Okay, I’ll admit it, I’m an emotional sap. I cry at Hallmark commercials and animal adoption infomertials. But what’s happening in Chile is a modern miracle I couldn’t ignore. (And of course, the box of tissues is right next to me as I watch live video from Chile.) And I just had to celebrate with the rest of the world.
More than two months ago when a copper mine collapsed in Chile, the world held it’s breath. Discovering that 33 men had actually made it to an underground shelter nearly 2,000 feet underground, the Chilean government predicted it would take until Christmas for them to reach the miners and even longer to rescue them. But 2 weeks later, a small hole drilled through the rock brought video images, medicine and additional supplies to the trapped miners. In relatively good health and spirit, they had managed to ration two days worth of food in the shelter. Each man received two spoons of tuna, a bite of peaches and sips of milk on a rotating basis. They had even managed to excercise in a portion of the mine outside the shelter. I am amazed and awed at their discipline and ability to remain calm under such terrible conditions.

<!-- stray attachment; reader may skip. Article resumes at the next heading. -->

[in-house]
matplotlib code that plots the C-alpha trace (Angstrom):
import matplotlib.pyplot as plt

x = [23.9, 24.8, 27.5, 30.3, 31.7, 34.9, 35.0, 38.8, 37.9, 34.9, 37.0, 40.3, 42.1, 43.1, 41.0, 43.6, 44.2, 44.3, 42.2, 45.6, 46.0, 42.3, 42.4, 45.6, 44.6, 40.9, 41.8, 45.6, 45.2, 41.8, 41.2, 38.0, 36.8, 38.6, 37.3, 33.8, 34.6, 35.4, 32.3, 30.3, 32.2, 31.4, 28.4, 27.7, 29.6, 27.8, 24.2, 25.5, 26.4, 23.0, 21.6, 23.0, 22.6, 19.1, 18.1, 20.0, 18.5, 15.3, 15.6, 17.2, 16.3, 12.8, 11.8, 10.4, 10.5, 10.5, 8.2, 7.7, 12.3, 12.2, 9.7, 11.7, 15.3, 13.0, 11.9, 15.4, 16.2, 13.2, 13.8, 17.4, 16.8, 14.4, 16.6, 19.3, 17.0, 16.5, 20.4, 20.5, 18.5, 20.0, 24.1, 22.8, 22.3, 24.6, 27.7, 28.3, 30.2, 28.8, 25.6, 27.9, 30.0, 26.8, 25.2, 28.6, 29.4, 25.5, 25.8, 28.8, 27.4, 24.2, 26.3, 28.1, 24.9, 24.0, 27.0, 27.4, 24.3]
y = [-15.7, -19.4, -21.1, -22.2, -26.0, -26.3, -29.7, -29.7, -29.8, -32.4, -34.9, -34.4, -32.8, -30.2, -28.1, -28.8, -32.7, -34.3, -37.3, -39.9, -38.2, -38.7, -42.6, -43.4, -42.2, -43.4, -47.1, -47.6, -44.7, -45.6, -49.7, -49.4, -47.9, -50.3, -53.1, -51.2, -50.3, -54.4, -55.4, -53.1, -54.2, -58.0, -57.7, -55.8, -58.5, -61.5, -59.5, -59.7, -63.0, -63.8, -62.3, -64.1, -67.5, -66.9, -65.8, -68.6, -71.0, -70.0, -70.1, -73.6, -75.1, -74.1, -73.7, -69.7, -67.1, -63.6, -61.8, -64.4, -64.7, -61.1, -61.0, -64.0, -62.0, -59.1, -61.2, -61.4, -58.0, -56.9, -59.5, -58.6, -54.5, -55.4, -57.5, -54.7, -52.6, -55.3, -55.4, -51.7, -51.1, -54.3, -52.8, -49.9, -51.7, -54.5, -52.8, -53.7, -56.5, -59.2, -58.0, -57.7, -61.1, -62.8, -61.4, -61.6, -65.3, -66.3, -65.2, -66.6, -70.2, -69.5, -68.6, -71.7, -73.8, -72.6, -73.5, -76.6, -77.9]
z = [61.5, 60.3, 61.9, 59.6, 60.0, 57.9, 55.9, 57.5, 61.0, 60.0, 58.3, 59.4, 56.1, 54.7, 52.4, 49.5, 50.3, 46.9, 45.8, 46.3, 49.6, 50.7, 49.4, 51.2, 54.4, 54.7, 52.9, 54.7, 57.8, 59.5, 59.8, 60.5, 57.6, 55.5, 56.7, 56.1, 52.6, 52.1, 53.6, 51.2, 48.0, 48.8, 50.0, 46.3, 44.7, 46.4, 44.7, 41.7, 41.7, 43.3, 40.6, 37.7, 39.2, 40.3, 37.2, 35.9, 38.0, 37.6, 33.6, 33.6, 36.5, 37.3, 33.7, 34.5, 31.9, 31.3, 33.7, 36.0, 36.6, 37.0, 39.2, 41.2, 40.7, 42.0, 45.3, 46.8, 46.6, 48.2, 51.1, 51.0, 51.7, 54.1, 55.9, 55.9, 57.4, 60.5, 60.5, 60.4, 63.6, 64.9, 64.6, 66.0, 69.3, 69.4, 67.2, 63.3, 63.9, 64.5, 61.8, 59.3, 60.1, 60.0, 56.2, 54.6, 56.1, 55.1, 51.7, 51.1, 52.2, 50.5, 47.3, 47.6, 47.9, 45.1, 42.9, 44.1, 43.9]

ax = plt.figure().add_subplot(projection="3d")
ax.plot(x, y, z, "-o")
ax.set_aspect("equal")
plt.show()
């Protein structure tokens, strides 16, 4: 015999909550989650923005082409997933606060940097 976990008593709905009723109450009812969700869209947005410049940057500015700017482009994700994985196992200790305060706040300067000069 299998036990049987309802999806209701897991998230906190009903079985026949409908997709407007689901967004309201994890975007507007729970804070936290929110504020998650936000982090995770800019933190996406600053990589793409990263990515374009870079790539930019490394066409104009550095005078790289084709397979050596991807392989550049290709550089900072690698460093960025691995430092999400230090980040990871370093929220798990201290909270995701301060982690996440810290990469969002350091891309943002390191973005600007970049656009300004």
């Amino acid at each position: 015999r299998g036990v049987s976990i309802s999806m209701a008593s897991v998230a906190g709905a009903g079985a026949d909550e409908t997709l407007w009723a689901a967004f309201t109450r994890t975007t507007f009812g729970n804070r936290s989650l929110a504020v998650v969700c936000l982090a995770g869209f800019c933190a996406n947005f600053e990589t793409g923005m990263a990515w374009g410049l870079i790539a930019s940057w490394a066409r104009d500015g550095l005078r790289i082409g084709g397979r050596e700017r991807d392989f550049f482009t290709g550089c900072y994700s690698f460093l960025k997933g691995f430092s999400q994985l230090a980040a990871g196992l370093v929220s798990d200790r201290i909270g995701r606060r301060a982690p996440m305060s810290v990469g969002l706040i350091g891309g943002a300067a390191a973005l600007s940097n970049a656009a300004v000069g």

The plight of these miners and their families rang out throughout the world and helped poured in. But it was a driller from Denver, Colorado, Jeff Hart, who left Afghanistan and immediately stepped up to operate the drill that finally broke through to the trapped miners earlier this week.
NASA stepped up to work with the Chilean government in keeping the miners spirits up under such dire circumstances. The miners were also put on a special “NASA diet” in preparation for their extraction.
I have never been so proud to be an American. No, the United States wasn’t the only country there helping in the rescue, but it did play a major role in the efforts to safely extract the 33 miners. Men, who for 66 days, have managed to survive the sweltering heat (90F) and cramped conditions. Now, they must squeeze themselves into a small capsule and take a 15 minute solitary journey to the surface to reunite with their families. Families who have only been able to communicate with the miners through letters.
I am in awe … speechless and tearful every time a man steps from the capsule. It’s times like this when I realize that sometimes politics and religion and economic bias can be put aside for the good of humankind.